Five Ways to Recover from a Bad Rehearsal

Five Ways to Recover from a Bad Rehearsal

Molly K. 

We all have had it happen. You go to in to rehearse and everything goes wrong. The kids haven't memorized their lines, half the group has forgotten their choreography, the prop crew forgets a scene change, and the lights crew misses several cues. Everything seems to go wrong. How do you recover and refocus your cast? How do you ensure that this rehearsal doesn't affect your final performance?

1. HAVE A "COME TO THEATRE" MEETING

I am from the South. In the South the little old church ladies will often have a "Come to Jesus" meeting. At this meeting, the ladies find a group and tell them all the things they are doing wrong and how they can solve all their problems by coming to Jesus. 

The come to theatre meeting is very similar. Call your cast together and talk about your goals for the show. This is not a time to yell cry or make a scene, but this is a time to be brutally honest. Let the students know exactly what they are doing wrong and what they can do to fix it. I would be careful about who you call out by name but if you think it would be effective you can. Make sure you talk about how you all want the show to be successful and how they should take pride in their performance. I also like to throw in a bit about ensemble and how we are only as good as our weakest player. I once had a director tell us to go home and think about their performance and if they would have a job if this was a professional theatre. I also like to give the students concrete things to work on. Go memorize lines with a friend, sing to the cd three times. Etc.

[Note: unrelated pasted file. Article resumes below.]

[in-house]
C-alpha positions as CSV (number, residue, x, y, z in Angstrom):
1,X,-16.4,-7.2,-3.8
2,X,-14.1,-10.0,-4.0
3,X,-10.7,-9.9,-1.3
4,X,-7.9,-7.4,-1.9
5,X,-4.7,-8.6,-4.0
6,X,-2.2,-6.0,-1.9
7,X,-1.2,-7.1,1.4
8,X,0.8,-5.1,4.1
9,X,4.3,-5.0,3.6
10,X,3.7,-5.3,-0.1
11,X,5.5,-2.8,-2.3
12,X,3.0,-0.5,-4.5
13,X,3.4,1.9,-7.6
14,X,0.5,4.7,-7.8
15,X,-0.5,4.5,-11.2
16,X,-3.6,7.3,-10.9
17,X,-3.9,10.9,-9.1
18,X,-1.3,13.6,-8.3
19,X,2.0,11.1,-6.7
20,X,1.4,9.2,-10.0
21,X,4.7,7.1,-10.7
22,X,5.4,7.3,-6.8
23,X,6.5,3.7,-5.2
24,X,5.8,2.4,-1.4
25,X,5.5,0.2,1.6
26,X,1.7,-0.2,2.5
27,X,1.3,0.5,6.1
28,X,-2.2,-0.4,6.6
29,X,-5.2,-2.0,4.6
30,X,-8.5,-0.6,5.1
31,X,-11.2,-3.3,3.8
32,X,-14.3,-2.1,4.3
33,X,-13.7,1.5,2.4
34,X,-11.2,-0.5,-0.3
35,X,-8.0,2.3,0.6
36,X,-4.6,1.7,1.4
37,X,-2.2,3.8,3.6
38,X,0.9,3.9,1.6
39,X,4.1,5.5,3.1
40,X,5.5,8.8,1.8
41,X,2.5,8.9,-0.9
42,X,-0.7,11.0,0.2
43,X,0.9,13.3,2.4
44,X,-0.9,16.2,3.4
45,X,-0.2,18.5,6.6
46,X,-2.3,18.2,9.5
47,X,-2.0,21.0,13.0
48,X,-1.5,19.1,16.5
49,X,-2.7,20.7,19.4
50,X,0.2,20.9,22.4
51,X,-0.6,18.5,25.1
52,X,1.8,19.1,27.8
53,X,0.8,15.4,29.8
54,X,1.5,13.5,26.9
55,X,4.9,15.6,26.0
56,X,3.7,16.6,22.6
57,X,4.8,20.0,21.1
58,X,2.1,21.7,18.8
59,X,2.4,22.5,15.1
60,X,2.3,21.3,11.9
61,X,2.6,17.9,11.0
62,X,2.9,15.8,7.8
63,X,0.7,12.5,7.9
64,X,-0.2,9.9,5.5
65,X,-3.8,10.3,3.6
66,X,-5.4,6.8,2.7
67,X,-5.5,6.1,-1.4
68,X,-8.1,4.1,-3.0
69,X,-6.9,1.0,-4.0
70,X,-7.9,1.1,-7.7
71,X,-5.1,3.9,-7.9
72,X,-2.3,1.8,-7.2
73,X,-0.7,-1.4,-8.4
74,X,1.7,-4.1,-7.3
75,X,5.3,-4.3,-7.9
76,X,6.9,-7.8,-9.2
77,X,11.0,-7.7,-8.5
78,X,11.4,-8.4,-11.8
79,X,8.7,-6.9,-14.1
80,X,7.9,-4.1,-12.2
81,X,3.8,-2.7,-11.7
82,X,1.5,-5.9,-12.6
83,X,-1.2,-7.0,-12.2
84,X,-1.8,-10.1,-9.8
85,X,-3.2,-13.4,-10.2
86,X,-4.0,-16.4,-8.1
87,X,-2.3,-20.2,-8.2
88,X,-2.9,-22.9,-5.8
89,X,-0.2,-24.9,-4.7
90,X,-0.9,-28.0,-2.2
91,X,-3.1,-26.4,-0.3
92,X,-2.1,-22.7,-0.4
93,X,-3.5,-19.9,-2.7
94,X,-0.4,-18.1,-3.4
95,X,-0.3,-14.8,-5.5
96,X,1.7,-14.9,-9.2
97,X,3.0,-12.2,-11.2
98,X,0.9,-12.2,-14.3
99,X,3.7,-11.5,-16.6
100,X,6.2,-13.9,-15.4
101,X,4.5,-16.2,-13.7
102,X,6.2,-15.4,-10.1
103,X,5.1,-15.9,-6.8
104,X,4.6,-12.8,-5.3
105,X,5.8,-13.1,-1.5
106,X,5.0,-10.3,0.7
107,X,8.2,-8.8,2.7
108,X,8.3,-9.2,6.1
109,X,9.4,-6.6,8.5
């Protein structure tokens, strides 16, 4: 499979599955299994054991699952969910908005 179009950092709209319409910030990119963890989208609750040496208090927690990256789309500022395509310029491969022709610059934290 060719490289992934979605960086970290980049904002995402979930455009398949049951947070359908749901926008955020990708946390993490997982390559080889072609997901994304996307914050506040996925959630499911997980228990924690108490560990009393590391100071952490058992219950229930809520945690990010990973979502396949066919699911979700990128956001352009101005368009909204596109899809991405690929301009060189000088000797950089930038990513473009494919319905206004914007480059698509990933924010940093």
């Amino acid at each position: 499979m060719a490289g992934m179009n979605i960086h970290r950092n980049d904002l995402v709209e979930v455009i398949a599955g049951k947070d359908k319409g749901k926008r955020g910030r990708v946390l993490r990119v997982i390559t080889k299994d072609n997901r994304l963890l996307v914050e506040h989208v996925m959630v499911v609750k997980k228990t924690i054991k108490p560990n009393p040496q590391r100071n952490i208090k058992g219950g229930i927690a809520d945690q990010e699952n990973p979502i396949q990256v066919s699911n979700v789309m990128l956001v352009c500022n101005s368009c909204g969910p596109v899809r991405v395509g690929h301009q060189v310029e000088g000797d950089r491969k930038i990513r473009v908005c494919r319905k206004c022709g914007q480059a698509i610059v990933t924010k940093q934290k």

2. TEAM HUDDLE

After you are done with your meeting, it is often a good idea to huddle the team. The kids are going to feel a little downtrodden and unsure about their upcoming show. You want to leave on a positive note. You want them to know that you believe in them and know they can succeed. If you have a group or class cheer you might want to do that. Team huddle is all about being positive and re-energizing the cast.

3. STUDENT LEADERS

On every cast there are a few students who are your leaders. Hopefully you have a good relationship with a few of these leaders. Pull these leaders aside individually and talk to them about they can help the success of the show. Maybe they can mentor some of then lead roles to help prepare. Maybe they can help the students focus backstage. Maybe they can reteach some choreography or songs. Use your student leaders to your advantage. If you can get them refocused and re-enrgized the battle will be so much easier.

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Photo: KCC Theatre

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